Kitten season is here! April through October is the prime time when the cat population explodes. While kitten season may sound charming and wonderful, this time of year brings heartbreak as many unwanted kittens are born without homes and proper medical care.
The animal shelter population grows significantly during this time and strains the resources of shelters and rescues in our community. We have tips for you to keep your feline companions safe and healthy during this time and avoid adding kitten season stress to your home or community.
Spaying and neutering your cats is the best way to control the population of unwanted kittens. Cimarron Animal Hospital offers spay and neuter services. According to the Humane Society of the United States, close to two million cats are euthanized each year in shelters and animal control facilities. You can search for a "vet near me" and find our office to schedule an appointment to spay or neuter your feline friends.
Trap-Neuter-Return (TNR) programs in the community help keep down the population of feral, or unowned cats. In this process, cats are trapped humanely, and then spayed or neutered, vaccinated against rabies, and then returned to their colony.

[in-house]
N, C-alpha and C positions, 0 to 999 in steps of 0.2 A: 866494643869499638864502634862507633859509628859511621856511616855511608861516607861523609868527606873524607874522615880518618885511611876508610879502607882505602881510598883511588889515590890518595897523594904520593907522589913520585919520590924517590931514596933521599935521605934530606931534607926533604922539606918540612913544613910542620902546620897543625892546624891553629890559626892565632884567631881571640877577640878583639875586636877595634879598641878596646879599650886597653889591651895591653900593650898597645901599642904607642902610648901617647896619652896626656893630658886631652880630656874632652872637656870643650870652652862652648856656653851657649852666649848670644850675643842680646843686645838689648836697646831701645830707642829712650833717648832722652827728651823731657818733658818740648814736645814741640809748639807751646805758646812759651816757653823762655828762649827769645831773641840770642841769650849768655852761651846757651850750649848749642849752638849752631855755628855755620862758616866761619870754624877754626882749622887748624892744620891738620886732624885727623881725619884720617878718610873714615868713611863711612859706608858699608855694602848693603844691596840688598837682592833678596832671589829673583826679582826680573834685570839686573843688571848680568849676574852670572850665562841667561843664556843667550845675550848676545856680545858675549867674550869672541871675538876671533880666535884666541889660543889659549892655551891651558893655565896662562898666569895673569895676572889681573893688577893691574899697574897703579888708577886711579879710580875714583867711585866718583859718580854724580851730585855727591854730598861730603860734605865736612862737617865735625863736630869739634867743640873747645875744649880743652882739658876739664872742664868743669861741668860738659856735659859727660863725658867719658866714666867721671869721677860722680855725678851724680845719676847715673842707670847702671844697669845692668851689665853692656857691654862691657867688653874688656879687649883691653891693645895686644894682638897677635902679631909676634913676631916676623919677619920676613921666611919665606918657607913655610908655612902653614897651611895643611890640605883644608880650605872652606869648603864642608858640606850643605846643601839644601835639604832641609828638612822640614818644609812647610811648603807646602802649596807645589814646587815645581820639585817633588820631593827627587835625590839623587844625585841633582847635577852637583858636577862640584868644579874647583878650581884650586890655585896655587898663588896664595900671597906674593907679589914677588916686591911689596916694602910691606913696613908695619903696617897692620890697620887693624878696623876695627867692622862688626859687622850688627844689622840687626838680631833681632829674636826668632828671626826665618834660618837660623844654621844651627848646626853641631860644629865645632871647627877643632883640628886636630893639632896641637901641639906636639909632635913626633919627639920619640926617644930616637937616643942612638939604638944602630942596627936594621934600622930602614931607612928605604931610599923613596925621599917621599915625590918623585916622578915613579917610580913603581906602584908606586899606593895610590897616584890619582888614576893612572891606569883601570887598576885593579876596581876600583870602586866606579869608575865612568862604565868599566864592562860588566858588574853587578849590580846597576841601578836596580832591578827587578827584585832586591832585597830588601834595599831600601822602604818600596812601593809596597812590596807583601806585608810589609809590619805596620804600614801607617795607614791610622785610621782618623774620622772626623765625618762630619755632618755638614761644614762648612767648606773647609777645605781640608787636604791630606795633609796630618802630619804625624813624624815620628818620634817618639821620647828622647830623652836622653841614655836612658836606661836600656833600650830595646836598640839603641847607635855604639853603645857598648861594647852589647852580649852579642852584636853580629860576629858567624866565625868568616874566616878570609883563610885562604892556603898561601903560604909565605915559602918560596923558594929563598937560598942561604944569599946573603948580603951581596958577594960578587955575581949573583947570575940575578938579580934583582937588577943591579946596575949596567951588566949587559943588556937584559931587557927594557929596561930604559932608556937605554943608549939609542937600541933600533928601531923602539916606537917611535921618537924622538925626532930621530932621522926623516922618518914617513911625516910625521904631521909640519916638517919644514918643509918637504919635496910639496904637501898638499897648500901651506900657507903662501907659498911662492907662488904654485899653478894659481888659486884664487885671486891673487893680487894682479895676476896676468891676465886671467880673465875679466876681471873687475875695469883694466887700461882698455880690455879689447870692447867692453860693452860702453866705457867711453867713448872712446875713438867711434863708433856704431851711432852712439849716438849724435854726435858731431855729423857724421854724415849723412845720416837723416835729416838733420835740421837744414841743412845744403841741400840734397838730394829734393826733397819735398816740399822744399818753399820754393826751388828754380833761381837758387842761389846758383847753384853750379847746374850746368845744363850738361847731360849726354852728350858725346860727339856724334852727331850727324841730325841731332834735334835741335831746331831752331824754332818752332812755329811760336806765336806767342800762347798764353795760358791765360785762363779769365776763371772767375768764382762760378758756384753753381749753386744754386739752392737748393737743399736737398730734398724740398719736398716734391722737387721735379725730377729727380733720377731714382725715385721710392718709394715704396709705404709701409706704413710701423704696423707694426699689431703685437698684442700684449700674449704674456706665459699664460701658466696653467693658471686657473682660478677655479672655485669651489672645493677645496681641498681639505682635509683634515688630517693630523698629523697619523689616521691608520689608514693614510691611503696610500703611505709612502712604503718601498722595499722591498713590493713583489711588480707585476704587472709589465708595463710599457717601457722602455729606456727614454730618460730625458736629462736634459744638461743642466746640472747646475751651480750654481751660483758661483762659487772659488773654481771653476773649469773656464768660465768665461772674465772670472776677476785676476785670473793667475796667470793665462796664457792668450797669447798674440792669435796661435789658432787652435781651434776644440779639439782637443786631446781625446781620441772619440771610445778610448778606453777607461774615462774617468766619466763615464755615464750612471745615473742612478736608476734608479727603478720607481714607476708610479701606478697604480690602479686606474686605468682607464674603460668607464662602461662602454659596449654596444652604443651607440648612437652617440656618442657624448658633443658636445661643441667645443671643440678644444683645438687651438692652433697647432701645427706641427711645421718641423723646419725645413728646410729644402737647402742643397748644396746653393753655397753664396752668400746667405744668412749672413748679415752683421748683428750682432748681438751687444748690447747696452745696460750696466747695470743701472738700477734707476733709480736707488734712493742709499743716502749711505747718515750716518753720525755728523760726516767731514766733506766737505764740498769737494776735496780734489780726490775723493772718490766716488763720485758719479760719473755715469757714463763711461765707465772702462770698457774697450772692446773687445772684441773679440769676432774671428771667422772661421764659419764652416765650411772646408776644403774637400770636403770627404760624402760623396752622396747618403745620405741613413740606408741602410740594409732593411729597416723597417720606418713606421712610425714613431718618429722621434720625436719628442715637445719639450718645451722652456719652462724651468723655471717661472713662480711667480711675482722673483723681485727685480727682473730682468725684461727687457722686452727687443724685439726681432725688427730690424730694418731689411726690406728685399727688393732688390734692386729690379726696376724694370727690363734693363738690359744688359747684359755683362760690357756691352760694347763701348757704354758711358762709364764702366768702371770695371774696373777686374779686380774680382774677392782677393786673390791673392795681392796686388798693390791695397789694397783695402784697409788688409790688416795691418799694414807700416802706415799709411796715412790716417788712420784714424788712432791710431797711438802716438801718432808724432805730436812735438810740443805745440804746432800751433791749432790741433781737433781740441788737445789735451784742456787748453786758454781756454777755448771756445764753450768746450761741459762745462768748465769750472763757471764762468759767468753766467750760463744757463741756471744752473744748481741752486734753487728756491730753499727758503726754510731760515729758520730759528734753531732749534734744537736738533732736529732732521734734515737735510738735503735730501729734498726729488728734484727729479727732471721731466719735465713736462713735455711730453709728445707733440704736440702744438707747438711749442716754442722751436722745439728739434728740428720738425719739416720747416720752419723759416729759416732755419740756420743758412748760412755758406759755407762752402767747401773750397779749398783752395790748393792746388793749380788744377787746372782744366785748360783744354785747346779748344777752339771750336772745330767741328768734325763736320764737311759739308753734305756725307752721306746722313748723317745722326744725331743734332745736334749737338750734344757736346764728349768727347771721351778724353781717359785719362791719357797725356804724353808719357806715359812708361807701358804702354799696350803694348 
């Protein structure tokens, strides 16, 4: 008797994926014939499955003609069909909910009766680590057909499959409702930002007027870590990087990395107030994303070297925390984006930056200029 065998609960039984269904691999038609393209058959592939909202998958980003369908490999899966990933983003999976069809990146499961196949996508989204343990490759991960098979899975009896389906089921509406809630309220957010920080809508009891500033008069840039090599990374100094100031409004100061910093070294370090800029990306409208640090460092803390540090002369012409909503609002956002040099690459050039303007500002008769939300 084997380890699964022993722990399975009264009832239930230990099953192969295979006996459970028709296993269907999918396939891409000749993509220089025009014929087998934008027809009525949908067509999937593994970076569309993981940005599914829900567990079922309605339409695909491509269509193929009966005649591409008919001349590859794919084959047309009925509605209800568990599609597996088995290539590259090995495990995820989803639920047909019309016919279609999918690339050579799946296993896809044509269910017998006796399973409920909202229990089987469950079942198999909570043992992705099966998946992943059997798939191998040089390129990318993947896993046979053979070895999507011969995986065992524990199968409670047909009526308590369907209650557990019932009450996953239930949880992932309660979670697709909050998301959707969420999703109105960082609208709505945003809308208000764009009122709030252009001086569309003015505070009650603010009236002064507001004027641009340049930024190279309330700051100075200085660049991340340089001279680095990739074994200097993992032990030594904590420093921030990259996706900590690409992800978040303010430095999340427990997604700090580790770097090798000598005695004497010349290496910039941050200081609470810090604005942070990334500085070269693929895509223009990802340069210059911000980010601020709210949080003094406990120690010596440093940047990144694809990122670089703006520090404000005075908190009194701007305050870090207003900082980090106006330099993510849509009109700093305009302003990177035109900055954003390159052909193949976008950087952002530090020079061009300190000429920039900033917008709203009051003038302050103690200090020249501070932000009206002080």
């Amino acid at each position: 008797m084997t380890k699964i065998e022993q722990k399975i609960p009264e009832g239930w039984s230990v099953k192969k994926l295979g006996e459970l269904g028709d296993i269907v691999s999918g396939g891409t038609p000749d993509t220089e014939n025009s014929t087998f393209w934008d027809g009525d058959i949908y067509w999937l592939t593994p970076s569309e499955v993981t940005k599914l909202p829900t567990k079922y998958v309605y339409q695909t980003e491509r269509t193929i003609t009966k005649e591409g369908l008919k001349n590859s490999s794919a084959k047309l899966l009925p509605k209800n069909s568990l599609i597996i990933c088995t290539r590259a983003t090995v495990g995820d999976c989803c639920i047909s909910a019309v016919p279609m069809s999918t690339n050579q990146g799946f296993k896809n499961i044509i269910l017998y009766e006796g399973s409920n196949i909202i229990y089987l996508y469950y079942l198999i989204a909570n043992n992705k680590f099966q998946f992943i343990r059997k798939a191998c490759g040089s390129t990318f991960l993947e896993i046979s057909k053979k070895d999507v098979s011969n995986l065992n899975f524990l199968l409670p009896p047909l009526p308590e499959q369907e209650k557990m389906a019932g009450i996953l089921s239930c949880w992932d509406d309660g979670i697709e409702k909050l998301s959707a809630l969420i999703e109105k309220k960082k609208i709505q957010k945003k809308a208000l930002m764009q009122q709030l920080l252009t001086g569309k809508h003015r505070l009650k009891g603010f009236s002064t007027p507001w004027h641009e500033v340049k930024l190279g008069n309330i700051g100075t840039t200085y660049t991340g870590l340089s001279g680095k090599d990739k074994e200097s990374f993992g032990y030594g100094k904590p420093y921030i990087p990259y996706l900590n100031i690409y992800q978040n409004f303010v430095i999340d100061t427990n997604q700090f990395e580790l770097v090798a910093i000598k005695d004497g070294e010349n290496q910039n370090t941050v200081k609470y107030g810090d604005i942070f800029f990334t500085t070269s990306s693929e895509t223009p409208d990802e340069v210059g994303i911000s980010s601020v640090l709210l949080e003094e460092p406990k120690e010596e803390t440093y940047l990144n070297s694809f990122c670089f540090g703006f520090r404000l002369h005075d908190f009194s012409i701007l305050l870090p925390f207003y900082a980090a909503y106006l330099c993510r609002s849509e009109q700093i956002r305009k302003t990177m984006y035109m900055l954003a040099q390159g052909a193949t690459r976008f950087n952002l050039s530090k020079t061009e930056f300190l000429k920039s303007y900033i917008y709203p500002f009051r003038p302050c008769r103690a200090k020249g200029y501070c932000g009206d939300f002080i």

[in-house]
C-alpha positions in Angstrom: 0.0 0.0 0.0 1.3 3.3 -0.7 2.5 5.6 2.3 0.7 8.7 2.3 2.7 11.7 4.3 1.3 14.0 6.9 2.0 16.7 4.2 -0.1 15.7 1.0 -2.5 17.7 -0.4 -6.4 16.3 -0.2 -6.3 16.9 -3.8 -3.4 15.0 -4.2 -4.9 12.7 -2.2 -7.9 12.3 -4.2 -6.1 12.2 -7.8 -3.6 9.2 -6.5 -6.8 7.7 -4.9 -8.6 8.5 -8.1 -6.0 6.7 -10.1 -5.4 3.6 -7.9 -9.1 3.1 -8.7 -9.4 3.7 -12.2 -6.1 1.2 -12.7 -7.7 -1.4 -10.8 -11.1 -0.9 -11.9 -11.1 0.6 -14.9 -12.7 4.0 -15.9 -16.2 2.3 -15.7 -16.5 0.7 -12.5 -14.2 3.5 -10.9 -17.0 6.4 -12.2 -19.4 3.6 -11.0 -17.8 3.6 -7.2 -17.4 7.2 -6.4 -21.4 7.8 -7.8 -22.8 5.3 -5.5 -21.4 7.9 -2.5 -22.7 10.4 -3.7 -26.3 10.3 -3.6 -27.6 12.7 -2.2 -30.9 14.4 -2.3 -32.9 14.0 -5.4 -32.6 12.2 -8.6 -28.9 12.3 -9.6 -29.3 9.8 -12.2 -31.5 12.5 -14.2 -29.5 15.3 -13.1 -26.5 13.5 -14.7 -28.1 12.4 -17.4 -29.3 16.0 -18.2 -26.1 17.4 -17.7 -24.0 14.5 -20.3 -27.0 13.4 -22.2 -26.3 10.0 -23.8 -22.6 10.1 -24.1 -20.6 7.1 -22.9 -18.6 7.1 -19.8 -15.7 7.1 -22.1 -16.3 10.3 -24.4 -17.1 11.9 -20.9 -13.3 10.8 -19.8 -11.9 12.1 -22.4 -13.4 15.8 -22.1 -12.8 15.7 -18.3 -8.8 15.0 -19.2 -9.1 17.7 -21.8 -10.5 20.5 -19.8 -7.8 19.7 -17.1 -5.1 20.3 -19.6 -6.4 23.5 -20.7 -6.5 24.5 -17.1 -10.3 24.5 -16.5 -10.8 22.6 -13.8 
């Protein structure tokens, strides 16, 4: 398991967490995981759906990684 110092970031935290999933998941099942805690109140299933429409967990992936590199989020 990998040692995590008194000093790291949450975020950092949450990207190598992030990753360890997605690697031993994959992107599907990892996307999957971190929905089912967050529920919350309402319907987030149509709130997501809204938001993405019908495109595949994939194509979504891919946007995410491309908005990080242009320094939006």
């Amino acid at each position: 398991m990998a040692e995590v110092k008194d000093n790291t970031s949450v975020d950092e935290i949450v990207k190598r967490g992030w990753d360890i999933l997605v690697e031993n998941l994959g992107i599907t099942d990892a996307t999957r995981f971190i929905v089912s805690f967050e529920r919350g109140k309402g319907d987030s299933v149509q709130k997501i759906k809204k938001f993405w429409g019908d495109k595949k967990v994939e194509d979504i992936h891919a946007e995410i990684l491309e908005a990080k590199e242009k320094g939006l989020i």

The Kansas Humane Society has a TNR program that allows people to rent a trap for $2 per day (with a $90 refundable deposit), and then once a cat is trapped, an appointment can be booked to get the spay/neuter procedure and vaccinations. Visit the KHS’s website for complete information on their TNR program.
Cats who have loving families and homes are safer and healthier than feral cats. Be sure to protect your cat from harm by spaying and neutering, as well as microchipping them in case they are lost. Microchipping a pet is simple and helps when someone finds a lost pet. They can simply search “vet near me” and most veterinary offices will be able to scan the microchip.
A collar with your phone number will also increase the chances your cat will be reunited with you in case they get out of the house. Finally, consider supporting local shelters and rescues in their efforts to help control the cat population in Wichita. The Wichita Animal Action League, and Kansas Humane Society are just two of the fantastic organizations working to make Wichita a safer place for pets.